The Irish playwright Leonard (the Tony-winning Da; two memoirs, Home Before Night and Out After Dark) turns to fiction with a witty, glitteringly dramatic treatment of the by-now mythic love affair of Charles Stewart Parnell (1846-91), the Irish leader who fired the drive for Home Rule, and English-born Kitty O'Shea. The affair eventually ended Parnell's leadership and shattered the unity of the Irish party in Parliament. Kitty O'Shea married handsome Willie—the vain, weak, and shifty son of a Dublin solicitor who had edged into Parliament from County Clare—through a regrettable impulse, and now, at 35, she feels ``hardly used'' by life. The meeting with tall, gaunt, ailing Parnell (the lion she had not yet netted for a dinner party) is as brief as the swing of a sluice gate—the two adamantine egos are well matched. Leonard's Parnell, who, growled the Irish Secretary, ``cold-bloodedly incited the Irish to peace,'' detests the noisy adoration of ``dear old Ireland'' and has the aristocratic pride of Lucifer ``who chose to fall sooner than serve.'' Kitty, who insists that Parnell carry the generally detested Willie on his coattails because she needs a husband of status, declares, ``Not because I care for him. I care for myself!'' Meanwhile, whether in cool amusement or cold fury, Parnell, the brilliant political tactician, collects thorny victories—and enemies, principally among his most devoted lieutenants. No slouch at tactics herself, Kitty at one point skewers Willie, who finally learns that two of their children are Parnell's, and loses a legacy. There are runnels of scandal, divorce, marriage, and the Irish party ``takes its own life.'' First-class portraiture—from the Grand Old Spider Gladstone to Tim Healy, a ``lover betrayed,'' and, of course, the lovers themselves, brilliantly realized, who labor on through mighty times.

Pub Date: May 1, 1991

ISBN: 0-689-12127-X

Page Count: 256

Publisher: Atheneum

Review Posted Online: May 20, 2010

Kirkus Reviews Issue: March 1, 1991

Did you like this book?

No Comments Yet

An enjoyable, cozy novel that touches on tough topics.


A group of strangers who live near each other in London become fast friends after writing their deepest secrets in a shared notebook.

Julian Jessop, a septuagenarian artist, is bone-crushingly lonely when he starts “The Authenticity Project”—as he titles a slim green notebook—and begins its first handwritten entry questioning how well people know each other in his tiny corner of London. After 15 years on his own mourning the loss of his beloved wife, he begins the project with the aim that whoever finds the little volume when he leaves it in a cafe will share their true self with their own entry and then pass the volume on to a stranger. The second person to share their inner selves in the notebook’s pages is Monica, 37, owner of a failing cafe and a former corporate lawyer who desperately wants to have a baby. From there the story unfolds, as the volume travels to Thailand and back to London, seemingly destined to fall only into the hands of people—an alcoholic drug addict, an Australian tourist, a social media influencer/new mother, etc.—who already live clustered together geographically. This is a glossy tale where difficulties and addictions appear and are overcome, where lies are told and then forgiven, where love is sought and found, and where truths, once spoken, can set you free. Secondary characters, including an interracial gay couple, appear with their own nuanced parts in the story. The message is strong, urging readers to get off their smartphones and social media and live in the real, authentic world—no chain stores or brands allowed here—making friends and forming a real-life community and support network. And is that really a bad thing?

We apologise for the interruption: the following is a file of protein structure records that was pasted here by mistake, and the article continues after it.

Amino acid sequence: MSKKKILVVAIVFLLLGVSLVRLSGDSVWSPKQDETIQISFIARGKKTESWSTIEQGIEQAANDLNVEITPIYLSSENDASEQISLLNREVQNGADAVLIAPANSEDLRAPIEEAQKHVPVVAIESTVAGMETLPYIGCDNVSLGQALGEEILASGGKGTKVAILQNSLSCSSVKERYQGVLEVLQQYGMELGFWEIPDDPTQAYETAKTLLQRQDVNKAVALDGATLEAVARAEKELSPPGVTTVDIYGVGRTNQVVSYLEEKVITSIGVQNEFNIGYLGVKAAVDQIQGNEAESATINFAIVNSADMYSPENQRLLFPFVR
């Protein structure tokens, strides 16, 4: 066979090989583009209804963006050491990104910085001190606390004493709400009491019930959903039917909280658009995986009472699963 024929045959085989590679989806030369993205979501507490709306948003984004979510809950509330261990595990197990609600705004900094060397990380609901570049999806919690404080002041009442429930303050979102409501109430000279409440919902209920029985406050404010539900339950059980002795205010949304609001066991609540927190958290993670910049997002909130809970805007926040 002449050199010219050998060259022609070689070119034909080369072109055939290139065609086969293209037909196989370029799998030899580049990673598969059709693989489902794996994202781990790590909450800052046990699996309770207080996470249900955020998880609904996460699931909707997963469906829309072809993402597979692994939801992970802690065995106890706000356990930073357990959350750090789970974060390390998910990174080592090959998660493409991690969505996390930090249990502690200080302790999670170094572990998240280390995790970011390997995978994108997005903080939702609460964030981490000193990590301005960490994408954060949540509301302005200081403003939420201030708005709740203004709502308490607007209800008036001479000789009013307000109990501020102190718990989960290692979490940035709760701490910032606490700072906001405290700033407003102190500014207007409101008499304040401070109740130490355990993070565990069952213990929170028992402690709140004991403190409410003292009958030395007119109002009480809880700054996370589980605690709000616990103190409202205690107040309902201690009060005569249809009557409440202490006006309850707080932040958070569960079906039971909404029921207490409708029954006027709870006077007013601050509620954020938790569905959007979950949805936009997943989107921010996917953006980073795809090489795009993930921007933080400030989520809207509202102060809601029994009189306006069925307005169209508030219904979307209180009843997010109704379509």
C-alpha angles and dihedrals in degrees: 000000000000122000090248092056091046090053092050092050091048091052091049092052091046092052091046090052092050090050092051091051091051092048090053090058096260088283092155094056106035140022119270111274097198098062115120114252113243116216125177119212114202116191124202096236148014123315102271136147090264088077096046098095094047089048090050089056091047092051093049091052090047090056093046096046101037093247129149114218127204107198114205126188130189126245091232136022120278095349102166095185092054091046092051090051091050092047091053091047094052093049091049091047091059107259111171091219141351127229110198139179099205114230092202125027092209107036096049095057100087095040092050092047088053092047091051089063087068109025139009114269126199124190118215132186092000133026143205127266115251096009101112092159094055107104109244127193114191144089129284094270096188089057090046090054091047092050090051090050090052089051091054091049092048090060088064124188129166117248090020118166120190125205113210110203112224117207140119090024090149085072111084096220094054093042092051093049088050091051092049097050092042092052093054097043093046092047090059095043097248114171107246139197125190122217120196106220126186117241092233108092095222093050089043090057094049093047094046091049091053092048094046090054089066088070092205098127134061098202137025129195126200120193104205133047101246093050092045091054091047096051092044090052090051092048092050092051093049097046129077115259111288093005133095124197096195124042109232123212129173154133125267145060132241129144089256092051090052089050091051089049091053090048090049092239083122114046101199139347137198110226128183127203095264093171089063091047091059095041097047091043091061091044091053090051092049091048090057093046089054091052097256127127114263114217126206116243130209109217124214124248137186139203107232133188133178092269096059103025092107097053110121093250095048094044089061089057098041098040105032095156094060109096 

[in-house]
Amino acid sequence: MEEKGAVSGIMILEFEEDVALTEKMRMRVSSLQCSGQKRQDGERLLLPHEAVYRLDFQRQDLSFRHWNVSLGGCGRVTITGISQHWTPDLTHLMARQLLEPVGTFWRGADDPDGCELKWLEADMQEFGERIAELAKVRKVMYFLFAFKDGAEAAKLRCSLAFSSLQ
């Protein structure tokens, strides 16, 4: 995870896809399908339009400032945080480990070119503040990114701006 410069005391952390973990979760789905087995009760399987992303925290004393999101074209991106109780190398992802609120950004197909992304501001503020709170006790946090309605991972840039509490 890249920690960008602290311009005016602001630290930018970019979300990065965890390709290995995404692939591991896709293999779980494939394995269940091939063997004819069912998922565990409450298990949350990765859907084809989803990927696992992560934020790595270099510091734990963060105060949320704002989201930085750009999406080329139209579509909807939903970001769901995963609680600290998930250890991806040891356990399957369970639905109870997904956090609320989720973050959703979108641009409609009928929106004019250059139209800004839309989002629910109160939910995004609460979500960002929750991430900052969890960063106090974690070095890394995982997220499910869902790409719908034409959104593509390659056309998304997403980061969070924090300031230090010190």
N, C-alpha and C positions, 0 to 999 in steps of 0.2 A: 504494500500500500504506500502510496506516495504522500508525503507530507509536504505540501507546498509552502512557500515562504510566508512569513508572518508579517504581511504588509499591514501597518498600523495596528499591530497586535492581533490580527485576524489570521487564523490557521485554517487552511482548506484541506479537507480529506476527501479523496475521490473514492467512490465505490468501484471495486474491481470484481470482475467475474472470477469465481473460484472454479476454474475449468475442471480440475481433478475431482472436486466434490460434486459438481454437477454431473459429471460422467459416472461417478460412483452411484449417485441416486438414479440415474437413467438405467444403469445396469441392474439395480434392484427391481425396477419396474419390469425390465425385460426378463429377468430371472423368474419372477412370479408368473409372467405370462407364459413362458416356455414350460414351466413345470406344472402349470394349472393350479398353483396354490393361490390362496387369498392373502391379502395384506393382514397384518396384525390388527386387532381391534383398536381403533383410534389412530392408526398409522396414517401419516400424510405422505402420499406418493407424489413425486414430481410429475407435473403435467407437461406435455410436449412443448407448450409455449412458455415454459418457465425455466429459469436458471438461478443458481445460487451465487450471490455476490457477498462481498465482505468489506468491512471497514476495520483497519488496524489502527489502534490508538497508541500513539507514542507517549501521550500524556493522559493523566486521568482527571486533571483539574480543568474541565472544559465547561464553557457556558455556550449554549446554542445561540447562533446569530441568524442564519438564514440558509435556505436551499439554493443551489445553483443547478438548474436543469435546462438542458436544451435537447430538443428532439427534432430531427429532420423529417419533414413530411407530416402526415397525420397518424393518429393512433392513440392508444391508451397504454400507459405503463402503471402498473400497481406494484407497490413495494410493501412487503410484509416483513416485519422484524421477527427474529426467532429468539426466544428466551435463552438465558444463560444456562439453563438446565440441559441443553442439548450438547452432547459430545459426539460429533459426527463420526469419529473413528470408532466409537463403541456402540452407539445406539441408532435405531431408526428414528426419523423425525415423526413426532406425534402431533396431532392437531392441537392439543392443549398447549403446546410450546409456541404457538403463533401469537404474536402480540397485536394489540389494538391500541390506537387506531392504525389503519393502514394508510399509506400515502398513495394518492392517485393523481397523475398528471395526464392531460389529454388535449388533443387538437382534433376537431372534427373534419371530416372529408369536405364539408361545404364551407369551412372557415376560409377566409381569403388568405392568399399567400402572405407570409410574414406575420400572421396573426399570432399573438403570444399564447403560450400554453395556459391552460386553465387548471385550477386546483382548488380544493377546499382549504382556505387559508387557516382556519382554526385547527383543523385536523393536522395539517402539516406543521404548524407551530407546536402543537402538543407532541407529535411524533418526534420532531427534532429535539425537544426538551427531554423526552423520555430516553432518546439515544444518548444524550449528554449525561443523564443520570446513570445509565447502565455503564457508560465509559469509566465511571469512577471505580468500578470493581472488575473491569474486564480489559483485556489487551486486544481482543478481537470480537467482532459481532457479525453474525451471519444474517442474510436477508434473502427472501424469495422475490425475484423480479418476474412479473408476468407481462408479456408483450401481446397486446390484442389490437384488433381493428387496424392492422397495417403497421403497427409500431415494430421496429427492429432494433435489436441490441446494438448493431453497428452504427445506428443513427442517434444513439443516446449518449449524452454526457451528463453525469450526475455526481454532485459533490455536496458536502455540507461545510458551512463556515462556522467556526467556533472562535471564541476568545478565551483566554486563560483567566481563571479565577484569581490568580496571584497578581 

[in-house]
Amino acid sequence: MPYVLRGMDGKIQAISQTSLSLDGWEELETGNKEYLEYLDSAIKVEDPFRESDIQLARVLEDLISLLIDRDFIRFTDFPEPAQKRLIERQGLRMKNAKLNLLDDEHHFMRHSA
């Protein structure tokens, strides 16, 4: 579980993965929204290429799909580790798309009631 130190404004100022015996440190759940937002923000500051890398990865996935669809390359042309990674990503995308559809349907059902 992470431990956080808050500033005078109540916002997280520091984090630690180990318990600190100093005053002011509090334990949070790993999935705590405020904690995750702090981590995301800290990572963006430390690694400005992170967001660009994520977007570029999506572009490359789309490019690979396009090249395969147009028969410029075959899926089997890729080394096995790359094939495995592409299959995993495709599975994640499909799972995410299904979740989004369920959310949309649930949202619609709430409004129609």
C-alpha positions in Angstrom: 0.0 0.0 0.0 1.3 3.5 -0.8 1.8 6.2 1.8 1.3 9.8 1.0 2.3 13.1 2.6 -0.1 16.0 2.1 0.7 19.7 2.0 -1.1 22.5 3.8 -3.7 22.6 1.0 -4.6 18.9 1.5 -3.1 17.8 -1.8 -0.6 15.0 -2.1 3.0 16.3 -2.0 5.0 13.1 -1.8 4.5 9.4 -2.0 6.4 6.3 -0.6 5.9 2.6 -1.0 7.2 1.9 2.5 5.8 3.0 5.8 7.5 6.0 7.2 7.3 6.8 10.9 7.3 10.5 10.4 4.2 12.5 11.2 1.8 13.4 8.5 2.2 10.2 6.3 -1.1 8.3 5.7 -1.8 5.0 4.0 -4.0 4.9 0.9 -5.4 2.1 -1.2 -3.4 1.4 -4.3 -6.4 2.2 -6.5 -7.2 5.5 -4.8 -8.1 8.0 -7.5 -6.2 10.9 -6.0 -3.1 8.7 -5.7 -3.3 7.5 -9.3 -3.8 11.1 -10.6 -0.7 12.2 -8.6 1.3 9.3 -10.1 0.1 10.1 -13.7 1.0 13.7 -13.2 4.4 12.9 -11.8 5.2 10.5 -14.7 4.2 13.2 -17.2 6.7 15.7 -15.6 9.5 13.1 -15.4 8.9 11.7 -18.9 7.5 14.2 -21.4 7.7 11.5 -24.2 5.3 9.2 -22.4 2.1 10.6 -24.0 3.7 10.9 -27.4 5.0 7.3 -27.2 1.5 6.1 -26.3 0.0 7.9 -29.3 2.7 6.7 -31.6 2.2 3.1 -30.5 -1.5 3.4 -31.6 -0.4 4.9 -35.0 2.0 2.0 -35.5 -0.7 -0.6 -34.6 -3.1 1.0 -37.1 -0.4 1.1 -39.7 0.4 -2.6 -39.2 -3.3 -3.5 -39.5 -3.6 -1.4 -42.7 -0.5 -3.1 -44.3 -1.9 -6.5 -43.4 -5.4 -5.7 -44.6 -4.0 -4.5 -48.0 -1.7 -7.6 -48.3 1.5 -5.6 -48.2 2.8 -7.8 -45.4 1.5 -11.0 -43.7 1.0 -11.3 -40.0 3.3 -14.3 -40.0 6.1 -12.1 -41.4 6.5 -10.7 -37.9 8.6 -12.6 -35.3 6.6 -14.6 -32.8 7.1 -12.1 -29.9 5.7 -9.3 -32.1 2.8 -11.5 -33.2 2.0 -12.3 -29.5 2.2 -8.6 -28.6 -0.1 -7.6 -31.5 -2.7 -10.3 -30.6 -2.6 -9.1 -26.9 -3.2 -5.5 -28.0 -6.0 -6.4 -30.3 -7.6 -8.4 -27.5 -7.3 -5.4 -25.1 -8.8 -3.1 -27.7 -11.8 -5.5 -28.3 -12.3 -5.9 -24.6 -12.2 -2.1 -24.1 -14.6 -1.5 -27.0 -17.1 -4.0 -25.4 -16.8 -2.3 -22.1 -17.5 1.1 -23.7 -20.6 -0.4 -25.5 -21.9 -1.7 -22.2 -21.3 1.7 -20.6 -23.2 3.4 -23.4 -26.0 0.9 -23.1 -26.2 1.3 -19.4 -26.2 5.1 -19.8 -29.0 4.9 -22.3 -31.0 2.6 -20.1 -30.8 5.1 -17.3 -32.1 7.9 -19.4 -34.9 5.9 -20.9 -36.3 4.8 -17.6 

An enjoyable, cozy novel that touches on tough topics.

Pub Date: Feb. 4, 2020

ISBN: 978-1-9848-7861-8

Page Count: 368

Publisher: Pamela Dorman/Viking

Review Posted Online: Oct. 27, 2019

Kirkus Reviews Issue: Nov. 15, 2019

Did you like this book?

A strict report, worthy of sympathy.


A violent surfacing of adolescence (which has little in common with Tarkington's earlier, broadly comic, Seventeen) has a compulsive impact.

"Nobody big except me" is the dream world of Holden Caulfield and his first person story is down to the basic, drab English of the pre-collegiate. For Holden is now being bounced from fancy prep, and, after a vicious evening with hall- and roommates, heads for New York to try to keep his latest failure from his parents. He tries to have a wild evening (all he does is pay the check), is terrorized by the hotel elevator man and his on-call whore, has a date with a girl he likes—and hates, sees his 10 year old sister, Phoebe. He also visits a sympathetic English teacher after trying on a drunken session, and when he keeps his date with Phoebe, who turns up with her suitcase to join him on his flight, he heads home to a hospital siege. This is tender and true, and impossible, in its picture of the old hells of young boys, the lonesomeness and tentative attempts to be mature and secure, the awful block between youth and being grown-up, the fright and sickness that humans and their behavior cause the challenging, the dramatization of the big bang. It is a sorry little worm's view of the off-beat of adult pressure, of contemporary strictures and conformity, of sentiment….

A strict report, worthy of sympathy.

Pub Date: June 15, 1951

ISBN: 0316769177

Page Count: -

Publisher: Little, Brown

Review Posted Online: Nov. 2, 2011

Kirkus Reviews Issue: June 15, 1951

Did you like this book?